Skip to main content
padlock icon - secure page this page is secure

DOES SELF-SERVING BIAS CANCEL THE BARNUM EFFECT?

Buy Article:

$39.00 + tax (Refund Policy)

This study examines whether individuals believe in the reality of positive personality traits more readily than negative traits, when these are falsely ascribed to them in a bogus feedback situation. Twenty-seven participants first filled out a personality test, then a list of traits (positive, negative and neutral) was presented for them to rate how well each one described their own personality. A seven-point scale was used to assess the perceived accuracy for each supposed trait. The three types of statements, demand characteristics, and genders were compared for their effects on perceived accuracy of ascribed traits, using a 3 x 2 x 2 mixed ANOVA. The results indicate that the type of trait presented to the participant affected the rating in relative terms, according to the principle of self-serving bias, whereas gender and demand characteristics showed no significant effect. It appears that the self-serving bias is powerful enough to cancel the usual Barnum effect, in which subjects typically show marked gullibility for statements about themselves.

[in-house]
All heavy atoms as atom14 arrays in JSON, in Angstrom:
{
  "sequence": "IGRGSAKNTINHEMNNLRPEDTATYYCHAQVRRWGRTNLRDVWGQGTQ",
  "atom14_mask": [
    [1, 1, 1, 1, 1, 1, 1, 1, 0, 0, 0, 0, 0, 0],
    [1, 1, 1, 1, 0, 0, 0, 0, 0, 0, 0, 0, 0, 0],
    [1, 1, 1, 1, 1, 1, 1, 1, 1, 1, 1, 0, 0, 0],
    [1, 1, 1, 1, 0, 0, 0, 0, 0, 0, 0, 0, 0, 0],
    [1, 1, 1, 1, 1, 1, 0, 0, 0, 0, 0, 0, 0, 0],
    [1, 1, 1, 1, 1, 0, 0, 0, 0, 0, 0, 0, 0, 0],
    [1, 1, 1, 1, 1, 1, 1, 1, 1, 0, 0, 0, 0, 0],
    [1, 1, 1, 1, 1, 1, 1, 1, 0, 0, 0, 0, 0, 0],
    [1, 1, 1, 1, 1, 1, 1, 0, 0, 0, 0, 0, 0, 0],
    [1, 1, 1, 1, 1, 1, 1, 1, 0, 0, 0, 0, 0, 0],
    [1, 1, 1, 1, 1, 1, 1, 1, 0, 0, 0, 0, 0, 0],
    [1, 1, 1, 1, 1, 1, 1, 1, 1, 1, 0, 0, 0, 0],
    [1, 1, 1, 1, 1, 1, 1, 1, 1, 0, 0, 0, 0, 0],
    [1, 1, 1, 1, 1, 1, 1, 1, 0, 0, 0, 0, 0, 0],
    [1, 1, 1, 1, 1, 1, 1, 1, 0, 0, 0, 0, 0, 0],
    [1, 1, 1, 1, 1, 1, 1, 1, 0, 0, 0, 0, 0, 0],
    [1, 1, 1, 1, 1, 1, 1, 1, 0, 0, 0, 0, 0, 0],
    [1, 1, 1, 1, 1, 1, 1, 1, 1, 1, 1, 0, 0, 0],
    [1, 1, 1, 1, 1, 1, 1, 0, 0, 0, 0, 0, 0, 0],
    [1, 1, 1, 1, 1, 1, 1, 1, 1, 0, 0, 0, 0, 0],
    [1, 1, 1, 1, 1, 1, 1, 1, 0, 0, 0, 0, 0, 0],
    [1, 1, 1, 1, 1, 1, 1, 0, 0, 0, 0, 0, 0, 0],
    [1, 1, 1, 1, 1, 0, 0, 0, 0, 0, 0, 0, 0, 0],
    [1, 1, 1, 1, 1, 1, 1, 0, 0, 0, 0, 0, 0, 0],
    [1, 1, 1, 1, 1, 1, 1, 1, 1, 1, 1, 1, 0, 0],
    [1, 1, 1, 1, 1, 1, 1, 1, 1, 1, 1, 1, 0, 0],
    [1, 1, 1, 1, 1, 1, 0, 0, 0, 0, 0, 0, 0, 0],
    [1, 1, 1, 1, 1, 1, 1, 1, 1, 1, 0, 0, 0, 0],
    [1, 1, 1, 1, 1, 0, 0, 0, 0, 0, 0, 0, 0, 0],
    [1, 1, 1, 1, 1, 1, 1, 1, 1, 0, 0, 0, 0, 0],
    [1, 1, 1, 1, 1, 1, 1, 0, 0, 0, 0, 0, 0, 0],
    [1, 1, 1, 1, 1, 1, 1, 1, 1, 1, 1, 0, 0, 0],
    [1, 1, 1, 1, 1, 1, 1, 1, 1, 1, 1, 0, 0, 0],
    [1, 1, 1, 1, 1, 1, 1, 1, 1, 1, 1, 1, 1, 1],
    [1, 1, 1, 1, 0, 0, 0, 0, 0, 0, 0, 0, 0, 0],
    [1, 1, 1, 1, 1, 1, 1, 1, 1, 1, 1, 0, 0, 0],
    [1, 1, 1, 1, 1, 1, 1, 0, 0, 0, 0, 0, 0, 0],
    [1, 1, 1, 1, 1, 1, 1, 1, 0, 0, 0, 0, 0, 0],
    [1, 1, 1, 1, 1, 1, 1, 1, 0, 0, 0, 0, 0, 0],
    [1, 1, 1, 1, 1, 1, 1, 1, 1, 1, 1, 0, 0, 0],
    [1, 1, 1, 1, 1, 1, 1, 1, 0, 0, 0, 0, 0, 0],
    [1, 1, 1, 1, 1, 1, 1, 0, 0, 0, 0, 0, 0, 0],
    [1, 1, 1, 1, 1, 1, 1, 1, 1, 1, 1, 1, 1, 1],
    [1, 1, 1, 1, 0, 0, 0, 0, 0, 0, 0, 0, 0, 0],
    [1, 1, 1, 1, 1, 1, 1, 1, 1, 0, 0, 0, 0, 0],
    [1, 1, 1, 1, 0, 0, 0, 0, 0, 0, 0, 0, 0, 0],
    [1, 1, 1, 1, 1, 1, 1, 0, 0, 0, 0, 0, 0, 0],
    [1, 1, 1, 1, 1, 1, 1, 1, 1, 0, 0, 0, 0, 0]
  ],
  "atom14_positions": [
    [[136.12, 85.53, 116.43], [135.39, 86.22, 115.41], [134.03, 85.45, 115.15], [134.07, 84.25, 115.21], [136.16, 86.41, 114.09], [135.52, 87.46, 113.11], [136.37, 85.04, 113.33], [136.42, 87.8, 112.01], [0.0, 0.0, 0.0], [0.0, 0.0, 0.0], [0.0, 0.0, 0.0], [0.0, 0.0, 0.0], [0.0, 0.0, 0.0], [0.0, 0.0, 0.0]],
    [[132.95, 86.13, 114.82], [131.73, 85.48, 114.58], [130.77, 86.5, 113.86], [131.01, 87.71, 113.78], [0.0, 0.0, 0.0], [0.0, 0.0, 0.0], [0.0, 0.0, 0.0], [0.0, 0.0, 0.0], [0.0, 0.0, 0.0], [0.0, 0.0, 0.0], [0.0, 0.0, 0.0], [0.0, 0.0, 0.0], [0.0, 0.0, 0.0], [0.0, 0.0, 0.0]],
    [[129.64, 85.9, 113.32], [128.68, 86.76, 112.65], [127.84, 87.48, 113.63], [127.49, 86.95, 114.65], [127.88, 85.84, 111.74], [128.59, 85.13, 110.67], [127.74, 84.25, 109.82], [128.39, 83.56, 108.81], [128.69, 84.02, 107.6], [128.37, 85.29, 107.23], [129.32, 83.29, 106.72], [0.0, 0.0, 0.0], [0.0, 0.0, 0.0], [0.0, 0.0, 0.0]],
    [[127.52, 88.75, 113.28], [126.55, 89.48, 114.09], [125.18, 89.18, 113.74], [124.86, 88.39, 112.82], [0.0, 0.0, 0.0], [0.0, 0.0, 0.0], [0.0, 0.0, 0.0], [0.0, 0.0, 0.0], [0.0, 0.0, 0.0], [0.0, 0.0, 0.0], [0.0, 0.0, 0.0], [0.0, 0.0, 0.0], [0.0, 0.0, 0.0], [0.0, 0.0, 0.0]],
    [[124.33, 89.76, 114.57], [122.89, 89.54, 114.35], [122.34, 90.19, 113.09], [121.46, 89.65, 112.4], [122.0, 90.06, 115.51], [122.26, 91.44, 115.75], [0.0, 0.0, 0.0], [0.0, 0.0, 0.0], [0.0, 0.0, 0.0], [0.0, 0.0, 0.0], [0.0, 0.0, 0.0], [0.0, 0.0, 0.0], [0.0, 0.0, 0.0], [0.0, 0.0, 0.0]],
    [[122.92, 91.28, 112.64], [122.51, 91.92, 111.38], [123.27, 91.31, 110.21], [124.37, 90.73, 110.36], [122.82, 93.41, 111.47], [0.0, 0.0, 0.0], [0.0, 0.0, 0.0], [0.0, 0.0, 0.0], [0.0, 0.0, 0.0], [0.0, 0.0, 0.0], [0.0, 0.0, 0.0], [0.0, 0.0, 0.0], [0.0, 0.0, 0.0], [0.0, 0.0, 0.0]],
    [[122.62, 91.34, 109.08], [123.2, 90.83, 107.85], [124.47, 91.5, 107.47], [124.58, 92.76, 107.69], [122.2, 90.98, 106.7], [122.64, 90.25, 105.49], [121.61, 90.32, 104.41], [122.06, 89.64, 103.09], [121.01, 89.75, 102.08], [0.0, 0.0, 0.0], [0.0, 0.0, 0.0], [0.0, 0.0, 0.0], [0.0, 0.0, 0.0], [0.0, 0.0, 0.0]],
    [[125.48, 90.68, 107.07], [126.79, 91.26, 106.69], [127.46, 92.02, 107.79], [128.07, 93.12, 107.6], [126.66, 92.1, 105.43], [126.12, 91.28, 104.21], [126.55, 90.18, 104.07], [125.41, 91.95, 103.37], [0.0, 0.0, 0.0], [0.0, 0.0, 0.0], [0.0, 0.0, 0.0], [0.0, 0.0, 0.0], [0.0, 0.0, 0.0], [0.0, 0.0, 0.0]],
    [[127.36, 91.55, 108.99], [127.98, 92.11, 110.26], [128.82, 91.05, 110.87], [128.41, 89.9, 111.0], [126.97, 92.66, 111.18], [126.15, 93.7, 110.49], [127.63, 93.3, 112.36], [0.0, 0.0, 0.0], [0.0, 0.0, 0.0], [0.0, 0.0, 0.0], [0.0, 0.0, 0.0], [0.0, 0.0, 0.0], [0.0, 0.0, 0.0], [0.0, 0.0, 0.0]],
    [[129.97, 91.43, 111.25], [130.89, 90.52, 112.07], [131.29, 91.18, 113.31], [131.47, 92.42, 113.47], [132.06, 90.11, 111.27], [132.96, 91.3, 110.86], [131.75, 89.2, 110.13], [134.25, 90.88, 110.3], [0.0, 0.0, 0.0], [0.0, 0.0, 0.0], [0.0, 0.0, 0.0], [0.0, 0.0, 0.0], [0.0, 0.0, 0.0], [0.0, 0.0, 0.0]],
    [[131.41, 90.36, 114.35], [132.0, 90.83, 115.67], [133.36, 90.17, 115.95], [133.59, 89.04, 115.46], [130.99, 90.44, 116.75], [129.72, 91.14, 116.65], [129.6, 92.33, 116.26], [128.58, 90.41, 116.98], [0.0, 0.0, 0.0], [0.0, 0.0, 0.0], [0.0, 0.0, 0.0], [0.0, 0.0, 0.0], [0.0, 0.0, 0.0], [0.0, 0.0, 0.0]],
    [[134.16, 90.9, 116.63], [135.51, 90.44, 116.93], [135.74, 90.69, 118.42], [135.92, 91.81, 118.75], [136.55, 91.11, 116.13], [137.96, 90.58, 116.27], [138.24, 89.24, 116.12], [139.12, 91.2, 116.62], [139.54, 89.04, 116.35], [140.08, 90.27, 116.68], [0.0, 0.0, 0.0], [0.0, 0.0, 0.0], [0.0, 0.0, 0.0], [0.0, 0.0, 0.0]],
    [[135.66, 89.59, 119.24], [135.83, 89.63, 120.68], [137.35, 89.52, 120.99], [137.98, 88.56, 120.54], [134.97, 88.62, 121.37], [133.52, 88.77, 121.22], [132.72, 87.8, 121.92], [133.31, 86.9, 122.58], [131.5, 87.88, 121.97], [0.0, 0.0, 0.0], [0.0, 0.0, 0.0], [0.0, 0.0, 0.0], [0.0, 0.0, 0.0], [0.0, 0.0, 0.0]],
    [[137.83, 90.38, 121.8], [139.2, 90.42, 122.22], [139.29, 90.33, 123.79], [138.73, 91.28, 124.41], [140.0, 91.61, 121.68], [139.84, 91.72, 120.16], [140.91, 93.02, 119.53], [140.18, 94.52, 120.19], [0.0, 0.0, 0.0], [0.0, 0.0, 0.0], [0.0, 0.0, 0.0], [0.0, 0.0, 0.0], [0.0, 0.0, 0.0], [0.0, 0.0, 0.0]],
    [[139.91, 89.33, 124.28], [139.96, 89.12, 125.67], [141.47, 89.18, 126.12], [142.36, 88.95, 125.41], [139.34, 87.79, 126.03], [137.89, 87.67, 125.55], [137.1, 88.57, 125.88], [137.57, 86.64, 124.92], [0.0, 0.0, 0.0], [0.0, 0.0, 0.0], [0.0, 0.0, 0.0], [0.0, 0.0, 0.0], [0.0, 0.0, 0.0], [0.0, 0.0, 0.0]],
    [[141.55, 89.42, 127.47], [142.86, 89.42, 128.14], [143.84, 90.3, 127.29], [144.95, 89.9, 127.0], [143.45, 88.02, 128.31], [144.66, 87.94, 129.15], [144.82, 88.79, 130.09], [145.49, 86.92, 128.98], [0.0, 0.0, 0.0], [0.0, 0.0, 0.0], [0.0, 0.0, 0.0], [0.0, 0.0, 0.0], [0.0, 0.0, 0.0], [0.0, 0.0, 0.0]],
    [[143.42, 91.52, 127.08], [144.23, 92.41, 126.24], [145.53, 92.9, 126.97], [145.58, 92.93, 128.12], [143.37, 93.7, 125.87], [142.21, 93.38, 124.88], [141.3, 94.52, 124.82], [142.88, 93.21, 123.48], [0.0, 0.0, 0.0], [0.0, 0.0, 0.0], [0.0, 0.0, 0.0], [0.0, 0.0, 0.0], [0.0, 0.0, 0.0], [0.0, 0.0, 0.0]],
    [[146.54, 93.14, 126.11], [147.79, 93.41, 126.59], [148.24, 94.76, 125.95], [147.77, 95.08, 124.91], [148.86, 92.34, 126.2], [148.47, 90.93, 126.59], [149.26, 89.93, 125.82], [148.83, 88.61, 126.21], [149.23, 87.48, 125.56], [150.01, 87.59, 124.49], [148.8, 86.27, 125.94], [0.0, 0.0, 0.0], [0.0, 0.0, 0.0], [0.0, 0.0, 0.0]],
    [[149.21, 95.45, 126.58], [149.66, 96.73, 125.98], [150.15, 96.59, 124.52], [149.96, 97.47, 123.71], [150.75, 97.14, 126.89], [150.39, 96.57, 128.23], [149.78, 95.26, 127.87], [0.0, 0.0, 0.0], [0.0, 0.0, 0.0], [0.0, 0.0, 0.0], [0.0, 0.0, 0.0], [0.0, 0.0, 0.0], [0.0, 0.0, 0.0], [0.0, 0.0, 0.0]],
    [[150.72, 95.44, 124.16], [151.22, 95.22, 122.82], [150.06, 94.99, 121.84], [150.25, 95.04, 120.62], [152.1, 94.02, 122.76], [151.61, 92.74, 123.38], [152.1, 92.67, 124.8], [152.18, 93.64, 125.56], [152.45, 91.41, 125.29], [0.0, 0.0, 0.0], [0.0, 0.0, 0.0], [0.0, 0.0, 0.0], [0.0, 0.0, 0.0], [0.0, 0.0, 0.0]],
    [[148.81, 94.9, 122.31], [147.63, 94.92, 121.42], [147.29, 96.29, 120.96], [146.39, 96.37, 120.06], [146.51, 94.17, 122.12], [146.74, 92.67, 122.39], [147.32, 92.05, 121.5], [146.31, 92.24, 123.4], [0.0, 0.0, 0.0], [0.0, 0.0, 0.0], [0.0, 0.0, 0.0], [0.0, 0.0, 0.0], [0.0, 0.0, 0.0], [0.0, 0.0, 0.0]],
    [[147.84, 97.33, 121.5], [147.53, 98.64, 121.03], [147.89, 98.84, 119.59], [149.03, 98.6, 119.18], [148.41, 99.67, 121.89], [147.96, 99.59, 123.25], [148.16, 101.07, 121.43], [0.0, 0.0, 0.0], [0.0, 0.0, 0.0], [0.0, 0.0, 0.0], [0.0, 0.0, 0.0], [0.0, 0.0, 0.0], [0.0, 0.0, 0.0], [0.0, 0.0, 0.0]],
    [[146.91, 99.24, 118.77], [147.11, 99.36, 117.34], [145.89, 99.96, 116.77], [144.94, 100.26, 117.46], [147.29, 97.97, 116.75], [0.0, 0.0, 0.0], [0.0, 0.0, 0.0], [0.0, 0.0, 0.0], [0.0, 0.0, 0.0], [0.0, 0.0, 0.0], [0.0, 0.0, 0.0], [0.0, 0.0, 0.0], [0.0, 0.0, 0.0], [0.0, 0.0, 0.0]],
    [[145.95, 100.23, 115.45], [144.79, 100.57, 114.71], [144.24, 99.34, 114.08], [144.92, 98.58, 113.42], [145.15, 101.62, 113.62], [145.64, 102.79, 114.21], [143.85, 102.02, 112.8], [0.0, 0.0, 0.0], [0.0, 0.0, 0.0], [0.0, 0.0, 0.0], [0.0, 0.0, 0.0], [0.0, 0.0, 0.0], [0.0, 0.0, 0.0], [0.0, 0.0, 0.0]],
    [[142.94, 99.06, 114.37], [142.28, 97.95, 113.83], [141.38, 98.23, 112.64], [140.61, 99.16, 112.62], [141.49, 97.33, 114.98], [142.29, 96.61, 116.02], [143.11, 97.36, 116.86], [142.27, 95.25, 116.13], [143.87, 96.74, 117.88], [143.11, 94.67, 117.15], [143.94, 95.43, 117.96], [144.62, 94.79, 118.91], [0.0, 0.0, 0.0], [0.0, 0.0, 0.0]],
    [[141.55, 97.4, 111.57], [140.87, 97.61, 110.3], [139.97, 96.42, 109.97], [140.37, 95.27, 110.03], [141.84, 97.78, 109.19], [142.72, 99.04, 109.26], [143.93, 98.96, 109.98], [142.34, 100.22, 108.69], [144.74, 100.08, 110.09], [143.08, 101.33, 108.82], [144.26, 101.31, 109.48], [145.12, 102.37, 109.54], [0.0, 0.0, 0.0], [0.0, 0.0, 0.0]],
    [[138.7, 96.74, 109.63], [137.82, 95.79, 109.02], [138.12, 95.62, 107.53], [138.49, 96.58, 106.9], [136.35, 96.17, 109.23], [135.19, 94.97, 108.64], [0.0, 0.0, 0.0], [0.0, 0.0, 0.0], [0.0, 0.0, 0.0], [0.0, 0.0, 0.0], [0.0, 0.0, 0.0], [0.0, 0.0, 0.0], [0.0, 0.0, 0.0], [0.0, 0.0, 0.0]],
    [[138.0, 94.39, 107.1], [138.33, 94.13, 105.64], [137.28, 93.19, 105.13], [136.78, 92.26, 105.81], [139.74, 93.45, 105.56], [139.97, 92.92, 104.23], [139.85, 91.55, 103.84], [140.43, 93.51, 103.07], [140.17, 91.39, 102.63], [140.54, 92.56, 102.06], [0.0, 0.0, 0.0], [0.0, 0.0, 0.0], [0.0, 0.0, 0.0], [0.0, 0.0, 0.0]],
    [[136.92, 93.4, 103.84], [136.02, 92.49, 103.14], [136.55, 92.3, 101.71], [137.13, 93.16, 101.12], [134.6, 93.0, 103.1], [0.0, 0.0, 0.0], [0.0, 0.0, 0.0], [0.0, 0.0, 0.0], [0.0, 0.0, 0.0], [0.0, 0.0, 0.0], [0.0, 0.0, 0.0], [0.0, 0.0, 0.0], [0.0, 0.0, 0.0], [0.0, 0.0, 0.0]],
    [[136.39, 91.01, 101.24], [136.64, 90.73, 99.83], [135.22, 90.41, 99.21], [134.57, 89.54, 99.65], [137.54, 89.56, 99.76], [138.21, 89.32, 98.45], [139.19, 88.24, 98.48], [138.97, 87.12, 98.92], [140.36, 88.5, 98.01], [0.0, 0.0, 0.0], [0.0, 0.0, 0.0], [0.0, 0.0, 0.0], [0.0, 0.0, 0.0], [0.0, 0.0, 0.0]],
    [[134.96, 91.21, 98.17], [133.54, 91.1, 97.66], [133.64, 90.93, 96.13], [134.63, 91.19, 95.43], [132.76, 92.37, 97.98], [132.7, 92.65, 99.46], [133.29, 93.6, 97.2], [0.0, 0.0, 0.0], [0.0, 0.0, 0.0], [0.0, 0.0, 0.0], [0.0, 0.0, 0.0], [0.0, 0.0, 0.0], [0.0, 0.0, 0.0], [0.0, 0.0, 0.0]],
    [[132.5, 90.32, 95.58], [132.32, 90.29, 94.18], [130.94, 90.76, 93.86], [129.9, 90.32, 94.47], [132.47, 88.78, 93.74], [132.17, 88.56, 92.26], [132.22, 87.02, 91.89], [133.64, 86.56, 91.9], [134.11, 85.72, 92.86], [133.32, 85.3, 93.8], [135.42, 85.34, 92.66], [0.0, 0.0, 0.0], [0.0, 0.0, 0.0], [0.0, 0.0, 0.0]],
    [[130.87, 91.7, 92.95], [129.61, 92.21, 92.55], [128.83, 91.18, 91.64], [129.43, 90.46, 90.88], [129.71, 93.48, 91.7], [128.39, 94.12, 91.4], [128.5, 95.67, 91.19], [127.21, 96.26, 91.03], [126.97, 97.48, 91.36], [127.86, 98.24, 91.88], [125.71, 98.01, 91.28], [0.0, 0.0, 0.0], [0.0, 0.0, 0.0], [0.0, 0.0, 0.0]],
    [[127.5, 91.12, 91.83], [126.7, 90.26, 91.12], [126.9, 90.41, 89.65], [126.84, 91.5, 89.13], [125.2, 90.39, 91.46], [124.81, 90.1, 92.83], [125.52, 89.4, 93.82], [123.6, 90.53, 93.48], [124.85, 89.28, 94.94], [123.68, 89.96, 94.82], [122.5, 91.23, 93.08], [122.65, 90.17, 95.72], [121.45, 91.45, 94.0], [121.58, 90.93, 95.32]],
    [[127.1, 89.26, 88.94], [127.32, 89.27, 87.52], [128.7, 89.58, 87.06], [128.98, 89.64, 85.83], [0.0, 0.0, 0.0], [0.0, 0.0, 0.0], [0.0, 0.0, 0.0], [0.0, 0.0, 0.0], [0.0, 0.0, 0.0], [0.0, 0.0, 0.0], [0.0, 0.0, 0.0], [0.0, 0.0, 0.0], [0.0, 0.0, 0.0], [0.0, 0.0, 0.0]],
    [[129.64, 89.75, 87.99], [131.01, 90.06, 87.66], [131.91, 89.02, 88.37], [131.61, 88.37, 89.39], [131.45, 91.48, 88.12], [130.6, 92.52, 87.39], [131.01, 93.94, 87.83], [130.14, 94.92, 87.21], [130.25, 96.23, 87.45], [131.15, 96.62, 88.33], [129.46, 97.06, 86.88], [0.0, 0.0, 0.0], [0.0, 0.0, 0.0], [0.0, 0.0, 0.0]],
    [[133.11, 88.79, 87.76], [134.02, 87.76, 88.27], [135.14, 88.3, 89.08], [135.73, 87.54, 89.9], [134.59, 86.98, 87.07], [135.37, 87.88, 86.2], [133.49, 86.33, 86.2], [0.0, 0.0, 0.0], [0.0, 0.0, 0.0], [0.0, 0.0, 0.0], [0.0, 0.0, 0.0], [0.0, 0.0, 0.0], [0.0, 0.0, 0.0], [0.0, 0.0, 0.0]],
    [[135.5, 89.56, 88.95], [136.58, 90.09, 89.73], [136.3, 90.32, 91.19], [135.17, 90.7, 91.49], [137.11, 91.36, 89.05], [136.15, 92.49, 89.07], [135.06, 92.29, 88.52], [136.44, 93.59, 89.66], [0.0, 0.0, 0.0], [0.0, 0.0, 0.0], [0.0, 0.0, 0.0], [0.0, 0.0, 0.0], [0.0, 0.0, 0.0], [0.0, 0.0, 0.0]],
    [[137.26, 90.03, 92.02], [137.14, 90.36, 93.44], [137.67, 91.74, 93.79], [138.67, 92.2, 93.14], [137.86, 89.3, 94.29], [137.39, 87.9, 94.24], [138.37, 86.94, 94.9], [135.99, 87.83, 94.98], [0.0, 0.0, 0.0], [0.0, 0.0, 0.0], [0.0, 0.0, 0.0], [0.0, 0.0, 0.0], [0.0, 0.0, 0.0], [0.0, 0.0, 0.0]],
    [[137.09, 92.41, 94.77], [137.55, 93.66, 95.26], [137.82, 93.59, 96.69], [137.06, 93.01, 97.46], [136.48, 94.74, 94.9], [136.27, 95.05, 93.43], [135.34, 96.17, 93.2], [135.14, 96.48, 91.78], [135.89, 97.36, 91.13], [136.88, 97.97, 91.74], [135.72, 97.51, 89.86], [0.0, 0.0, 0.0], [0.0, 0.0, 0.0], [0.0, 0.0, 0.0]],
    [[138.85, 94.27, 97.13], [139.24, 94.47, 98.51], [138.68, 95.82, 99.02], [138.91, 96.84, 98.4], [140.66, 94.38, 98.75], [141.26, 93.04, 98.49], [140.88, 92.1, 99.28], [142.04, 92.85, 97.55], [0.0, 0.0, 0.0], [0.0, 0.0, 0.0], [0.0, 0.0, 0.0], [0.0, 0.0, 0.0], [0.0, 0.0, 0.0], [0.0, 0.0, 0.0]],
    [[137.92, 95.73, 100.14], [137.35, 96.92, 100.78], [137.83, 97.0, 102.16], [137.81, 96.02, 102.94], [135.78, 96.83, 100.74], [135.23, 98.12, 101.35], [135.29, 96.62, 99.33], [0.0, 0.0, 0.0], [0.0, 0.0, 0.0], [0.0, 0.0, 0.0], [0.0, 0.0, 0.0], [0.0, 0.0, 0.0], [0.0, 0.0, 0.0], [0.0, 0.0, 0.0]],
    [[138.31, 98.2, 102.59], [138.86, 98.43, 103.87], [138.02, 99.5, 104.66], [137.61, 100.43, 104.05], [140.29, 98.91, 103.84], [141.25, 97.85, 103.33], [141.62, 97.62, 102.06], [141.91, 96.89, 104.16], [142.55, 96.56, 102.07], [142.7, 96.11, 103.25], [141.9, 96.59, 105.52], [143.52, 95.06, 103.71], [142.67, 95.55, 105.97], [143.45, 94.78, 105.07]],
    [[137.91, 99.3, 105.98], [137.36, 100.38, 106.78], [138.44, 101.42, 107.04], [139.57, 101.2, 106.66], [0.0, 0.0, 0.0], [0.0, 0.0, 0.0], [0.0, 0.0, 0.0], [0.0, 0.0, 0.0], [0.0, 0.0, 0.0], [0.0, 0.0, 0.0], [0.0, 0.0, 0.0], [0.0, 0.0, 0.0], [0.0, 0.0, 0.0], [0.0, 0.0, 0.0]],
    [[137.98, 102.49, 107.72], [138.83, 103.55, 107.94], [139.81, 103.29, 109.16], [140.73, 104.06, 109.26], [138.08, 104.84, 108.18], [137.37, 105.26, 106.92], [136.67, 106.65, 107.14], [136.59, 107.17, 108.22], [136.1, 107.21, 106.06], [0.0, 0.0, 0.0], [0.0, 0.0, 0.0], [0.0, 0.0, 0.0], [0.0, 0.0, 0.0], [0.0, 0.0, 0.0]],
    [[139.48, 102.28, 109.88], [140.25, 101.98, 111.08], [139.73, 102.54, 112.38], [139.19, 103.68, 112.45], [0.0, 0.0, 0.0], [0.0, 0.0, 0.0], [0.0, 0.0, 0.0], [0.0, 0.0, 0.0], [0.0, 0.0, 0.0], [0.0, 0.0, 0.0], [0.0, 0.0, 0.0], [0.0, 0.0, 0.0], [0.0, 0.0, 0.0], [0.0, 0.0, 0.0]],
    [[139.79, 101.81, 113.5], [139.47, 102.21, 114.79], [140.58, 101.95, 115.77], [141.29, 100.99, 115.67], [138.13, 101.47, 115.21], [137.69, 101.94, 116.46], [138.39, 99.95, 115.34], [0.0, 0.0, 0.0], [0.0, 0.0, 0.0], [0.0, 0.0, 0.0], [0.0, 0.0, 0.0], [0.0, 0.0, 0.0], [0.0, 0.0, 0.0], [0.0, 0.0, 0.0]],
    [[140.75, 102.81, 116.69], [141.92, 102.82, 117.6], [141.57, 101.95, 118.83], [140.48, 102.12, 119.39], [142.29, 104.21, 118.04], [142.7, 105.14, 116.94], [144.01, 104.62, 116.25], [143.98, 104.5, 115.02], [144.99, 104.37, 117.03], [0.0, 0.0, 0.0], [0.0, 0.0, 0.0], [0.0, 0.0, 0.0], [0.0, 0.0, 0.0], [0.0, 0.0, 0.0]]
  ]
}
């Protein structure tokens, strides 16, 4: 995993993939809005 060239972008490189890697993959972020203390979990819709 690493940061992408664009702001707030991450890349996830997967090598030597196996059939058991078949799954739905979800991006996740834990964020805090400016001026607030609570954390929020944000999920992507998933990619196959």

No Reference information available - sign in for access.
No Citation information available - sign in for access.
No Supplementary Data.
No Article Media
No Metrics

Document Type: Research Article

Publication date: January 1, 2002

More about this publication?
  • Access Key
  • Free content
  • Partial Free content
  • New content
  • Open access content
  • Partial Open access content
  • Subscribed content
  • Partial Subscribed content
  • Free trial content
Cookie Policy
X
Cookie Policy
Ingenta Connect website makes use of cookies so as to keep track of data that you have filled in. I am Happy with this Find out more